Depending on your exam board and your tendency to flick through to more interesting poems in the Anthology while your teacher tried desperately to make another Gillian Clarke poem about lambing interesting, then like me you most likely first encountered the work of Carol Ann Duffy around the age of fifteen. At the time I remember being somewhat taken aback by her graphic and sometimes violent descriptive and sexual poetry, though enjoying it a lot more than descriptions of Welsh farmhouses (sorry Gillian). However, sadly Duffy was not one of the poets on the required study list of AQA English Language GCSE, and so I largely forgot about Duffy and her vibrant imagery until a friend gave me ‘The World’s Wife’ for my birthday last year.
The central concept of the poems that make up ‘The World’s Wife’ is an amazingly simple and brilliant one: Duffy writes each poem from the perspective of the wife (or unmarried partner) of famous men in history. How often have we all wondered what we would see if we could be a fly on the wall in the private life of statesmen, philosophers or scientists? What would they actually be like as people? Well, here Duffy gives us a fabulously irreverent and feminist take on great men from the perspective of long-suffering spouses. This is a collection of poems that run the gamut from funny to poignant, to sometimes righteously angry, from short and pithy to lengthy and intricate. For instance, ‘Mrs Darwin’, manages to be guffaw-worthy in barely two lines: ‘7 April 1852. Went to the Zoo. I said to Him - Something about that Chimpanzee over there reminds me of you.’ Others are surprisingly heart-breaking: ‘Queen Kong’ (where the female counterpart to the more well-known King turns her human lover into a necklace after his death to keep him close to her heart) stayed with me for days, as did ‘Delilah’.
The collection of poems manages to capture emotions common to us all, and ones that we can imagine being heightened as an unacknowledged and forgotten spouse of a celebrated public figure. We have disappointment, anger and revenge following from betrayed love and loyalty in ‘Mrs Quasimodo’ and ‘Mrs Tiresias’; lust and disillusionment (‘Little Red-Cap’); frustration and boredom (‘Mrs Aesop’), and countless other poems dealing with loss, pain and the dark side of love. This could make for a depressing read, or become mired in perceived feminist cynicism towards romantic love, but Duffy has a lightness of touch that means that even the darkest and most ostensibly disturbing poems retain an undercurrent of dark humour, and reimagine these shadow women as active and relatable individuals, not powerless victims of circumstance or mere adjuncts of their famed partners. As feminist poetry goes, it combines both anger and fun, and the poetic skill that means it deserves a wide and varied audience. Men will find much to relate to in the deconstruction of relationships as much as women will delight in the non-male-defined perspective. The passage of time and contemplation of death conveyed by sentences such as: ‘The living walk by the edge of a vast lake near the wise, drowned silence of the dead’ (Eurydice), speak to the universal human experience, whether male or female.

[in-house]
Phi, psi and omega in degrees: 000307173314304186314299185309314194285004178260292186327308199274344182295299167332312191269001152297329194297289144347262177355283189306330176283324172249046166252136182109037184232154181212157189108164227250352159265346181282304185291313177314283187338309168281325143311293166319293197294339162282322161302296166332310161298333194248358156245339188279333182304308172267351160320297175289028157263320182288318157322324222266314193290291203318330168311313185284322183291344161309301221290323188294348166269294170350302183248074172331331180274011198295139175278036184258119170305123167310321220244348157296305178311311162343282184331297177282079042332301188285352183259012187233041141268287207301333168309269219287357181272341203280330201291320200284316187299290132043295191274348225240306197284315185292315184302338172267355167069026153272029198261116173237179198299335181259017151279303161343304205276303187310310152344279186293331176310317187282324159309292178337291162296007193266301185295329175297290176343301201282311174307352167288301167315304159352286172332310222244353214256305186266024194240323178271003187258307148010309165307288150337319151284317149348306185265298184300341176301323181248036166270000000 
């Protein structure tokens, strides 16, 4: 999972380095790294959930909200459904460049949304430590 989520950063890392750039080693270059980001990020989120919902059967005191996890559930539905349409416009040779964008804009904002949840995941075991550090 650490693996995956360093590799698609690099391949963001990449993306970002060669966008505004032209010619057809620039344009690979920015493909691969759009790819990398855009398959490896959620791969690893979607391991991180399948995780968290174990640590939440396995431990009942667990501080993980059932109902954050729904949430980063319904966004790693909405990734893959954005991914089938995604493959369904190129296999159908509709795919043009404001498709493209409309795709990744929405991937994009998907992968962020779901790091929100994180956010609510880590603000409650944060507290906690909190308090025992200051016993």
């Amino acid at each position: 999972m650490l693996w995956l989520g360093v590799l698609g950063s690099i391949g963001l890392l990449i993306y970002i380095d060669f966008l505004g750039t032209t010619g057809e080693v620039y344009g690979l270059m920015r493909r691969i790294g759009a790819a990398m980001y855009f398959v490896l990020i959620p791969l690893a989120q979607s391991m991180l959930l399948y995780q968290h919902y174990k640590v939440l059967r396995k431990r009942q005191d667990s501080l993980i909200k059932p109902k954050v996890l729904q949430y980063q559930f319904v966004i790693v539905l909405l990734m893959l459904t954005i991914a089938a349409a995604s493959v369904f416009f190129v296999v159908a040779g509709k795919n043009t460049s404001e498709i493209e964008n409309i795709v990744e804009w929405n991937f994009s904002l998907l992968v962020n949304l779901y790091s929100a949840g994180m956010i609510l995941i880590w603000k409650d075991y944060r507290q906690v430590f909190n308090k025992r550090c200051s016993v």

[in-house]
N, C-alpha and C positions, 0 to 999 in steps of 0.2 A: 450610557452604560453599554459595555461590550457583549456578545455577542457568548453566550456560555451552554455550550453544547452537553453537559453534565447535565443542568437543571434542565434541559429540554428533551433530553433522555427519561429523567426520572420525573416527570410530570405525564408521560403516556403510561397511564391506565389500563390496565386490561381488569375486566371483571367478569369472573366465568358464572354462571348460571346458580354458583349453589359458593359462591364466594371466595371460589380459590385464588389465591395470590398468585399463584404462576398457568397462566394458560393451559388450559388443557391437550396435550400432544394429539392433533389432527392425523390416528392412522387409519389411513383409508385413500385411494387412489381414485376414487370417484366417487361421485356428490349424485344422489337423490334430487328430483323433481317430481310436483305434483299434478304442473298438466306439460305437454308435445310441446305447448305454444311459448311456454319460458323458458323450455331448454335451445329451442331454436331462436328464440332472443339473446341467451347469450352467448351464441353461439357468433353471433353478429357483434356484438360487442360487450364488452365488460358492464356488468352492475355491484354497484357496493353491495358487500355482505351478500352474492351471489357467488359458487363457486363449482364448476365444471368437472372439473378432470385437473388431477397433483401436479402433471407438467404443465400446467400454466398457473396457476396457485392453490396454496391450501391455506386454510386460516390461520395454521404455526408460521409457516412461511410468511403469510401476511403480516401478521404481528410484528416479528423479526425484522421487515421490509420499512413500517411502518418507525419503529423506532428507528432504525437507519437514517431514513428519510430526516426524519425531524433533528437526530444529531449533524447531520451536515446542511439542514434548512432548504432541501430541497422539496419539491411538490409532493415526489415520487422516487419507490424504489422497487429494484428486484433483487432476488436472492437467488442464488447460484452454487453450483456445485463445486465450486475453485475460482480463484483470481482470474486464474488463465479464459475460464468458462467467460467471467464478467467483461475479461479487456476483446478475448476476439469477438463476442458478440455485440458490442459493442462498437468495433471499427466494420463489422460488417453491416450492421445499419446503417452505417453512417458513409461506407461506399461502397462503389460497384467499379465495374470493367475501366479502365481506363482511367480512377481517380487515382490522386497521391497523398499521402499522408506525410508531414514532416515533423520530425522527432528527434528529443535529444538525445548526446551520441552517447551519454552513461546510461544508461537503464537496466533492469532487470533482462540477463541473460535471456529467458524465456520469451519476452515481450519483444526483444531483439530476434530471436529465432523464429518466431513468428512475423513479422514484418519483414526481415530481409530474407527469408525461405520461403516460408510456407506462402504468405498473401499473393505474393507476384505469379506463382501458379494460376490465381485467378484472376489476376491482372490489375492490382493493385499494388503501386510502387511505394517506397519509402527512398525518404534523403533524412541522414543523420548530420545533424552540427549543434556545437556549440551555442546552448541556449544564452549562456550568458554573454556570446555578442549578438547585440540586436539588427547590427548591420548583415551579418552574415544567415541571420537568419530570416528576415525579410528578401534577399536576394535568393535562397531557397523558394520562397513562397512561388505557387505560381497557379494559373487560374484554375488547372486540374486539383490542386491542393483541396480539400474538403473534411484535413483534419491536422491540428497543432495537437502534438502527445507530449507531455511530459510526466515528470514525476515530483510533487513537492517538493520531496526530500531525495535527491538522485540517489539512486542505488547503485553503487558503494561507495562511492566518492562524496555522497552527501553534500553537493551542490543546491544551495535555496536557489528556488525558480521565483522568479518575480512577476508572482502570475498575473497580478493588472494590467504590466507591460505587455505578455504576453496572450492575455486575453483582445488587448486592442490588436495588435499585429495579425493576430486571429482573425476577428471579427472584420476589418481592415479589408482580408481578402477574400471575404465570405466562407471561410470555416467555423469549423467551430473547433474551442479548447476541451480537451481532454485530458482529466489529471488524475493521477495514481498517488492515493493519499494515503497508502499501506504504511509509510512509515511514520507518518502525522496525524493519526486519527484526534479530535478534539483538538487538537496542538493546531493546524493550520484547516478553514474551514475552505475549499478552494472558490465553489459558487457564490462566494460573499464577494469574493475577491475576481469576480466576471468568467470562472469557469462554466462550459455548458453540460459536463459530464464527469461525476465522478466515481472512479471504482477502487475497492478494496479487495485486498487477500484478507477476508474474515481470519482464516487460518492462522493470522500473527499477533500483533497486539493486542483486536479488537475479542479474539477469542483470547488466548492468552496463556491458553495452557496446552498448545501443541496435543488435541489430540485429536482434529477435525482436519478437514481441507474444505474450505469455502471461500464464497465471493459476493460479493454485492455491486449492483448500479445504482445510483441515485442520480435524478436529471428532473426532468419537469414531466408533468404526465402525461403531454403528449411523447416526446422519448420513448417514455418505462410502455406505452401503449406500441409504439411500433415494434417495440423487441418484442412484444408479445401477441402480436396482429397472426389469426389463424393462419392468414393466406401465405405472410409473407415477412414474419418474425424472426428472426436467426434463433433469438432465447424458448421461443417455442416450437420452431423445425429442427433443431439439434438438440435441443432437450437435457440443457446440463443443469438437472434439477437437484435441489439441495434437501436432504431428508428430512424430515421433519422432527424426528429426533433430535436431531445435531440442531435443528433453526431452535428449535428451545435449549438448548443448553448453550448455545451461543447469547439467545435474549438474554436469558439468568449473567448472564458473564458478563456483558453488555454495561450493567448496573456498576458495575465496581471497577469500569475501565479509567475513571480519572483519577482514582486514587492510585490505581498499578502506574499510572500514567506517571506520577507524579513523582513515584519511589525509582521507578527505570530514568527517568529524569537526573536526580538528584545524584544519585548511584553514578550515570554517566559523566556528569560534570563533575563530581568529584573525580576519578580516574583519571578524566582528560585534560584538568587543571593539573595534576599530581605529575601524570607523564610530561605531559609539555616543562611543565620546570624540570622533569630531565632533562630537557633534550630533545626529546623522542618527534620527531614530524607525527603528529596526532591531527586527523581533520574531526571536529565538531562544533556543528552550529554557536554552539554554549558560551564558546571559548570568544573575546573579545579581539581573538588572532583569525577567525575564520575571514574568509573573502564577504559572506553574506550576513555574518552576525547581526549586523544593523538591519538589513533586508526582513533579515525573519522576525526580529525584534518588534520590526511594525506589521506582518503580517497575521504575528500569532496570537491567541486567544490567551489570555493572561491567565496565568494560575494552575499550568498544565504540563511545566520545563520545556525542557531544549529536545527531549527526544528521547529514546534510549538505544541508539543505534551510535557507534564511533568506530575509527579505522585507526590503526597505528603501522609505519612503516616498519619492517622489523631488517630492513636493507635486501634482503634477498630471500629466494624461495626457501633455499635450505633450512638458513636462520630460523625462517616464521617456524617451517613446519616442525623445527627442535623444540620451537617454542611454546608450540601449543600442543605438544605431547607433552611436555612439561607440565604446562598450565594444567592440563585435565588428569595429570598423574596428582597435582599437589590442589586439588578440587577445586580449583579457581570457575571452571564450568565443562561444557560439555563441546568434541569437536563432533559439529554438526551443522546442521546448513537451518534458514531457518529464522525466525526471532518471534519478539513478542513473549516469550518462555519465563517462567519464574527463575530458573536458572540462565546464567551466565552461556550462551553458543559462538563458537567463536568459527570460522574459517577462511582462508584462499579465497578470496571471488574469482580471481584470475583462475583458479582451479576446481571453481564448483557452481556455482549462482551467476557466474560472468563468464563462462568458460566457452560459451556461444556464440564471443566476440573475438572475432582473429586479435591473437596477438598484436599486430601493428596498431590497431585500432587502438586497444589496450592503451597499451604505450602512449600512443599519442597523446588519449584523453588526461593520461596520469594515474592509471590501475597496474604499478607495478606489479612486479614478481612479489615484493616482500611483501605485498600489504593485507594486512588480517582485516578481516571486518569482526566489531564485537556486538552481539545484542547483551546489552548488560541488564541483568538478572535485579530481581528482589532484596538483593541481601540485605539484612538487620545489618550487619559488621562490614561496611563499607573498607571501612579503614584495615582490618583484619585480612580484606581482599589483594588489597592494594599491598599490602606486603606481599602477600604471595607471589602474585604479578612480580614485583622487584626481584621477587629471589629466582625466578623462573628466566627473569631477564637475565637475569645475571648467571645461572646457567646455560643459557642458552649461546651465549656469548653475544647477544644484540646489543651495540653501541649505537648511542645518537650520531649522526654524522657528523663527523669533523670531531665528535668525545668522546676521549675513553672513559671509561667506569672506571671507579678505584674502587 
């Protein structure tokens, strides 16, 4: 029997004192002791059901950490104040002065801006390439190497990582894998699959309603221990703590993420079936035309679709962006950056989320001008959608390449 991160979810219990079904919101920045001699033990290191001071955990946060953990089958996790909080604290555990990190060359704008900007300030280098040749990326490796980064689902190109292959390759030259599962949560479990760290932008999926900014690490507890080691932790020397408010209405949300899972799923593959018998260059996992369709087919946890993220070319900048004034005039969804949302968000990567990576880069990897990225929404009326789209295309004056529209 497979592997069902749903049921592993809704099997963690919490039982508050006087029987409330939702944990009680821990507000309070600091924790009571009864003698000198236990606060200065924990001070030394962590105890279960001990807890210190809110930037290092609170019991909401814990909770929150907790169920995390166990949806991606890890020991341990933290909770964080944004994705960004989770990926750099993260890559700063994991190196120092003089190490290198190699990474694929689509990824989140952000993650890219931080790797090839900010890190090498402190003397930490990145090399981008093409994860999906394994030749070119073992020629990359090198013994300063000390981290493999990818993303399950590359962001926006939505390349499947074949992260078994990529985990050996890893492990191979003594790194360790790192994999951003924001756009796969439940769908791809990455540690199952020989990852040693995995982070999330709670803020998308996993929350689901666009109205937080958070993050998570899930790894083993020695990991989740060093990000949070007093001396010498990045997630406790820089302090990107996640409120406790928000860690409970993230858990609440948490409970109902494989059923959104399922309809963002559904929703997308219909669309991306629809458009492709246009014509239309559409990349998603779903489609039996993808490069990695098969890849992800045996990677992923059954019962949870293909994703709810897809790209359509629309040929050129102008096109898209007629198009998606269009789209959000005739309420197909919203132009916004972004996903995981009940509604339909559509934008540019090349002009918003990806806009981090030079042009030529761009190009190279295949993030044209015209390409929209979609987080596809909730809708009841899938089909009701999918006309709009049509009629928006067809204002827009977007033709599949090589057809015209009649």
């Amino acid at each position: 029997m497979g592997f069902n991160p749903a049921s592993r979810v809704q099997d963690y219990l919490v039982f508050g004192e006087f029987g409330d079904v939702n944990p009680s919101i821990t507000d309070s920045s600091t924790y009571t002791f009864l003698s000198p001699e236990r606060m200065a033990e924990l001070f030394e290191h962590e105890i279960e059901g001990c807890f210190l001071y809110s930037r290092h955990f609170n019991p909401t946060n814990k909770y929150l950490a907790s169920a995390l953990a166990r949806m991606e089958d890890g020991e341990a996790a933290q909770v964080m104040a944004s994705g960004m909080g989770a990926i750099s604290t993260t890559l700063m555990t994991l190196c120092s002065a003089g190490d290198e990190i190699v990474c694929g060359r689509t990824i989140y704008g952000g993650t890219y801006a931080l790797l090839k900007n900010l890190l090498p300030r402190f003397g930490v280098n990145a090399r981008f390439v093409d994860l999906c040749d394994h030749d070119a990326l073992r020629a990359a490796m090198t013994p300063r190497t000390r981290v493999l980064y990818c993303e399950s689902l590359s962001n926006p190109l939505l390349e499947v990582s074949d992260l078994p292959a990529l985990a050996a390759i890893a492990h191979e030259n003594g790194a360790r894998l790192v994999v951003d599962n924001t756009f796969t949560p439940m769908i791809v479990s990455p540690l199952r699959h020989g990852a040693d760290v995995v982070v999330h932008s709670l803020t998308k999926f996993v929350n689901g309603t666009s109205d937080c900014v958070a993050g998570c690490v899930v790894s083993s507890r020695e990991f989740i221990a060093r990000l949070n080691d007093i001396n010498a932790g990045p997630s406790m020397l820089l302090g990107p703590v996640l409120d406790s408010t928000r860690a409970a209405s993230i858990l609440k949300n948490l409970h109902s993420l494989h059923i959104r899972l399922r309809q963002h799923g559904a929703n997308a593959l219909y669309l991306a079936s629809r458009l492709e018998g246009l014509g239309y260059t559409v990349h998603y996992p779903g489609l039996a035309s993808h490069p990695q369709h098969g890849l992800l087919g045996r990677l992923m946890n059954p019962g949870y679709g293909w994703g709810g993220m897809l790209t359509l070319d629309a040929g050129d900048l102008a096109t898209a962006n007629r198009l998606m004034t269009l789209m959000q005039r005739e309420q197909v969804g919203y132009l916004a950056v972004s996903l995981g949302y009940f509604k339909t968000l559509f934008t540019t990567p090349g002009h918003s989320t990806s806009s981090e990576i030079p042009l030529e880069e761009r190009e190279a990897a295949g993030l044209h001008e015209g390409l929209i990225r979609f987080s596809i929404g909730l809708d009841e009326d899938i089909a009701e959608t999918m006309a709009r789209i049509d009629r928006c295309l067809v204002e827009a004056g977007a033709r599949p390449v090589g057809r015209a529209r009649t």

I don’t think I can continue much longer to outline the collection without descending further into hyperbole, so I will merely urge you to read for yourself, and further whet your appetite with another amusing and illustrative example of the poetry of the World’s Wife:
I’m not the first or the last
to stand on a hillock,
watching the man she married
prove to the world
he’s a total, utter, absolute, Grade A pillock.
Happy poetry reading, folks!